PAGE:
From the Utah Division of Wildlife Resources
-- A step has been taken to help deer hunters prepare for changes that will occur in Utah in 2012.
On May 5, the Utah Wildlife Board reduced the number of general-season buck deer hunting permits by 7,000 for the 2011 hunts.
Not all big game hunting permits for the fall hunts went down in number, though. For example, the number of general spike bull elk permits was increased to 15,000. And the number of mountain goat permits - a once-in-a-lifetime permit that's difficult to draw - was increased to 133.
Biologists estimate the total number of deer in Utah at more than 290,000 animals. While many of Utah's deer herds are doing well, biologists are concerned about the number of fawns per 100 does, and the number of bucks per 100 does, they've seen in certain parts of the state.
They're also concerned about how easy it will be for hunters to transition to deer hunting changes that will happen in Utah in 2012.
"We don't know for sure yet," says Anis Aoude, big game coordinator for the Division of Wildlife Resources, "but we may have to recommend cutting general-season buck deer permits by as many as 13,000 by 2012."
Rather than hit hunters with the cuts all at once, Aoude says biologists recommended to the board that they cut some of the permits now. "If they start cutting permits now," Aoude says, "the final cuts won't have to be as severe in 2012."
The DWR recommended cutting a total of 5,000 permits. In addition to approving the DWR's recommendation, the Wildlife Board also cut an additional 2,000 permits in the Northeastern Region.
The additional 2,000-permit cut was recommended to the board by the Northeastern Wildlife Regional Advisory Council.
In addition to the rifle and muzzleloader permits, the board also approved 16,000 general archery deer permits for 2011. The 16,000 permits are the same number of general archery deer permits the board approved in 2010.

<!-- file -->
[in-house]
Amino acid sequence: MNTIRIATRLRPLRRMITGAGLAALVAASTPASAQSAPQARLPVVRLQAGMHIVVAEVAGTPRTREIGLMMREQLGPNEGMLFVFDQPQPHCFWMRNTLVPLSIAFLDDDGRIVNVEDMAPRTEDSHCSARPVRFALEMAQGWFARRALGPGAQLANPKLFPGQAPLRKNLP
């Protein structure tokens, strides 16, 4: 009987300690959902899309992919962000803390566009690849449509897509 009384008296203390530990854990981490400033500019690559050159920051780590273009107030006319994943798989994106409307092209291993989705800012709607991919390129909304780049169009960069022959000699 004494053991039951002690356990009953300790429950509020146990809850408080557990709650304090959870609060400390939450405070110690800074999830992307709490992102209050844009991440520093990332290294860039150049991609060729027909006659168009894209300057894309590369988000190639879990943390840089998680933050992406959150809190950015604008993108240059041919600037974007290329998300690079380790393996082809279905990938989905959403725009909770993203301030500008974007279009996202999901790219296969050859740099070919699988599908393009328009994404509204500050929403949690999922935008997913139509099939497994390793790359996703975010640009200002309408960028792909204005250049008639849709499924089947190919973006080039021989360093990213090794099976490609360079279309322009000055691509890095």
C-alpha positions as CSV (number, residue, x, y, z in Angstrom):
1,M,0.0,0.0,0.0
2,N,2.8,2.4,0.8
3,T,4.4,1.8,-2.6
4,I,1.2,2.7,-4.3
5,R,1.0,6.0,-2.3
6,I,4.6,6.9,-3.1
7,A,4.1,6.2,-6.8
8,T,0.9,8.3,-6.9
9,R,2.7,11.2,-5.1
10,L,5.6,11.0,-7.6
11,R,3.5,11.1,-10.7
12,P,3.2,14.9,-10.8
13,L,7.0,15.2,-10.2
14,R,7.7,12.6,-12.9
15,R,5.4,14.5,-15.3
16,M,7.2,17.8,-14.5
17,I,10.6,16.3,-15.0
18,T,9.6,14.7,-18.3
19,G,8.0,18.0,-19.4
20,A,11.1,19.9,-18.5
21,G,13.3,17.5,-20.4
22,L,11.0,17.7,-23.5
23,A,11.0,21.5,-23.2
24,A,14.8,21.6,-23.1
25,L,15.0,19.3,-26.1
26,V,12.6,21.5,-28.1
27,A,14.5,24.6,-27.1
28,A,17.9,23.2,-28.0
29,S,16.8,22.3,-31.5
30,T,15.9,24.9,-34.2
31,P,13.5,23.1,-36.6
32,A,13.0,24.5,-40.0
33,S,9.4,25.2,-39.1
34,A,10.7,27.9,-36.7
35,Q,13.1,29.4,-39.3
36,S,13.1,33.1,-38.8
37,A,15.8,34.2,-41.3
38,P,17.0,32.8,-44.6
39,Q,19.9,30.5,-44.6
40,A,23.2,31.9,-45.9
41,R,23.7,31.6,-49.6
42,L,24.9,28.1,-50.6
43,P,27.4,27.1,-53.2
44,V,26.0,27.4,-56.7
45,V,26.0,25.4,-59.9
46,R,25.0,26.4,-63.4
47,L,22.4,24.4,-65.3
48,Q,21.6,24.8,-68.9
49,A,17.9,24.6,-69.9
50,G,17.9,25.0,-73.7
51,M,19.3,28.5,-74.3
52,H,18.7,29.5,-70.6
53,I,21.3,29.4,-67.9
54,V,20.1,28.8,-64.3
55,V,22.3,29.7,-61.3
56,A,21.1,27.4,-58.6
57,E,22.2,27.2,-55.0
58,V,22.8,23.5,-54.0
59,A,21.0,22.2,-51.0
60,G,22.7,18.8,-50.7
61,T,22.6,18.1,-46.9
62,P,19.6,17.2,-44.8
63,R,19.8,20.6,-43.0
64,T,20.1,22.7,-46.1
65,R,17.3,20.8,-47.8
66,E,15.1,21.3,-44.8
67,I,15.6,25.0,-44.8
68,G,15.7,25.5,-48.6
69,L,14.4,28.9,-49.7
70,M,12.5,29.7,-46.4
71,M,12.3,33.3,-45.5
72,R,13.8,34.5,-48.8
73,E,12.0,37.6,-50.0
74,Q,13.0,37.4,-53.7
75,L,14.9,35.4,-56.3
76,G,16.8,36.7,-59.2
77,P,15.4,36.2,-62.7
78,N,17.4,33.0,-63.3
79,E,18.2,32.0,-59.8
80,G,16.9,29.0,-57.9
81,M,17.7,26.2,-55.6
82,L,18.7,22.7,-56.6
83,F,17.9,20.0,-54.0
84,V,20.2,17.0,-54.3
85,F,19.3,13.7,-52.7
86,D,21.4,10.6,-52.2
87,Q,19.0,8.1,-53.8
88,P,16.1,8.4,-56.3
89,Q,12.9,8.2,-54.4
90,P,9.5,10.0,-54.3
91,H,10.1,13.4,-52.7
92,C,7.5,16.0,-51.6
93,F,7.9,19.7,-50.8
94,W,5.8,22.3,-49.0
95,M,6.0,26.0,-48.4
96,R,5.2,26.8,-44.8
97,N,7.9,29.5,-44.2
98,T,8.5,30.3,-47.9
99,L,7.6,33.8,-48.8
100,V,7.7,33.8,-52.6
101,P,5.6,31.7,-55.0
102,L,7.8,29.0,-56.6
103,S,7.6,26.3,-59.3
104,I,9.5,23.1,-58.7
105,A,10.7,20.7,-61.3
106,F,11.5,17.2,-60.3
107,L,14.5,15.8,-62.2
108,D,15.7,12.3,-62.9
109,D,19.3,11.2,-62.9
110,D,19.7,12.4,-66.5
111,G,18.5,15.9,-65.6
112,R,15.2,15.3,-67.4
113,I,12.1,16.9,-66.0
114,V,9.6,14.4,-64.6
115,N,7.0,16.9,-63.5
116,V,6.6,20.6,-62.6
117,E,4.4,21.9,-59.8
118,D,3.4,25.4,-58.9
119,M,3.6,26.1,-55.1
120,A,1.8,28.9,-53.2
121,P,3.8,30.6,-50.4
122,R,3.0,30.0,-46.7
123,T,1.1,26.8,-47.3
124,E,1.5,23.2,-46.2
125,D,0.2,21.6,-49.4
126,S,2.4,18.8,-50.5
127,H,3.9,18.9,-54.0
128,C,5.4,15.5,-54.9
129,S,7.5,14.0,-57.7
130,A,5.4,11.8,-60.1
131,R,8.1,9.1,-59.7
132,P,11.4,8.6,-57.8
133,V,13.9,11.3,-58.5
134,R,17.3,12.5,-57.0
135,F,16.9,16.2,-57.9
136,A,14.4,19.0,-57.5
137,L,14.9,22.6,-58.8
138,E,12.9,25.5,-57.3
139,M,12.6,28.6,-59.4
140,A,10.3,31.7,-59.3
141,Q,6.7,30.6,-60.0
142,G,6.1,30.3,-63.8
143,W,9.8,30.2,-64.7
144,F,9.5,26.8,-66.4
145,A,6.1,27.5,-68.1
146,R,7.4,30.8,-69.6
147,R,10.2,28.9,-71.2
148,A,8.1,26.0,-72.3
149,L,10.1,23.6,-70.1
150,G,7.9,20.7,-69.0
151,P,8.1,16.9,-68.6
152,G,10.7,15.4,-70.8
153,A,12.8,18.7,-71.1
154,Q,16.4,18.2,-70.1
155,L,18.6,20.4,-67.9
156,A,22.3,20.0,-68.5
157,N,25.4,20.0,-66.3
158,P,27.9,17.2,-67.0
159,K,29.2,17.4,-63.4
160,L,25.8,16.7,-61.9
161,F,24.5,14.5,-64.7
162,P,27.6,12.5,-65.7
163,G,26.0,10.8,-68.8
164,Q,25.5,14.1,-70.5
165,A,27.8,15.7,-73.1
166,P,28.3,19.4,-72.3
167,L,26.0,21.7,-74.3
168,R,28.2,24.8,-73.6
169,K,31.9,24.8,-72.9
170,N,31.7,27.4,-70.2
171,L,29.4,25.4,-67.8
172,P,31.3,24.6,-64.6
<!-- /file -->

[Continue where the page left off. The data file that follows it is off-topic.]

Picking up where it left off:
The deer hunting changes will happen in 2012 because the minimum number of bucks per 100 does has been increased in Utah's deer management plan.
In the past, biologists managed the state's deer hunts with a goal of finding at least 15 bucks per 100 does after the hunts were over in the fall.
Starting with the 2012 hunts, biologists will manage the hunts with a goal of finding at least 18 bucks per 100 does after the hunts are over.
The Utah Wildlife Board won't set permit numbers for 2012 until next year. But biologists know the number of permits will have to be reduced to reach the new 18 bucks per 100 does objective.
While members of the Wildlife Board reduced the number of general-season deer permits, they kept permit numbers for most of Utah's big game animals similar to 2010. And, in some cases, the number of permits went up.
"Overall, Utah's big game animals are doing well," Aoude says. "There are plenty of opportunities to hunt big game in Utah."
How and when a hunter obtains a big game permit depends on which big game animal the hunter chooses:
-- With the exception of Utah's general bull elk hunt, applications to hunt male big game animals have already been accepted. Results of the 2011 big game draw will be available by May 31.
-- Any limited-entry permits that aren't taken in the draw will be available - on a first-come, first-served basis - starting July 19.
-- Permits to hunt during the state's general bull elk hunt will also be available on a first-come, first-served basis starting July 27. Also, any general deer permits that aren't taken in the big game draw will also be available - first-come, first-served - starting July 27.
-- You can apply for a doe deer, cow elk or doe pronghorn permit starting June 1. Results of the 2011 antlerless draw will be available by July 14.